Tauranga city councillors have been promised a report that will deliver a "sensible way forward" for the city's controversial tsunami warning system.
The assurance was given by city services manager Ian McDonald to a meeting of the city council yesterday.
It followed Councillor Murray Guy expressing frustration that councillors had not been kept in the loop on issues identified by the design and tendering work carried out by Meerkat Alert Systems.
He said last week that the council had failed to manage the process effectively and had been made to look stupid again.
Meerkat was selected as the preferred tenderer last year, with a plan to install about 60 small electronic sirens alarms.
But old-fashioned mechanical air-raid sirens have now re-entered contention after "significant risks" were identified following the completion of the design and tendering work by Meerkat.
Mr McDonald said resource consent notification issues had been raised.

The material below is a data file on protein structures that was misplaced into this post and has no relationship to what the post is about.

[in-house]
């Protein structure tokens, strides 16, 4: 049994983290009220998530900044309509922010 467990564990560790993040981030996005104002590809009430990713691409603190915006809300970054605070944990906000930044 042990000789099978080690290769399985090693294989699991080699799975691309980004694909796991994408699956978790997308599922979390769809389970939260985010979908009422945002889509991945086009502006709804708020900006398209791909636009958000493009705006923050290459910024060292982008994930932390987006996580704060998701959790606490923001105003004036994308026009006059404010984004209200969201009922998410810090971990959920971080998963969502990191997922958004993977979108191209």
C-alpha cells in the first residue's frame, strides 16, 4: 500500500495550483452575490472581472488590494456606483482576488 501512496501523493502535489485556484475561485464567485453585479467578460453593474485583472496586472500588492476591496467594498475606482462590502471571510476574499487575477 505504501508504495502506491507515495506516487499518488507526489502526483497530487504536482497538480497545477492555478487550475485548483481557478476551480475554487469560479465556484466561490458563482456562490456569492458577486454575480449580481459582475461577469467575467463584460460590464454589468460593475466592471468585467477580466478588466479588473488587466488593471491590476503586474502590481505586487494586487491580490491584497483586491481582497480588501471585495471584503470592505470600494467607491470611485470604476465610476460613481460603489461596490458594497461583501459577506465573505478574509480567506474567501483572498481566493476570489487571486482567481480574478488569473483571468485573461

The other main issue was that an acoustic analysis had indicated that Meerkat's proposal needed further work, with potential cost implications.
Cr Guy complained that he had only learned by email from the Mayor Stuart Crosby last Thursday night that the consenting process had raised a number of hurdles - after Mr Crosby had spoken to a Bay of Plenty Times reporter that the number of electronic sirens needed to cover the 20km coastline would cost too much.
Mr McDonald said a full report on the sensible way forward would be prepared for the council by city engineer Howard Severinsen.
It would "properly traverse all the issues and solutions".
He said sirens were of high interest to the community and everything needed to be on the table in order to make an informed decision.
Cr Guy wanted the report to also set out how the council got into this situation, suggesting it needed input from others - not just staff.
Cr Guy did not ask how much the first stage of Meerkat's contract had cost ratepayers.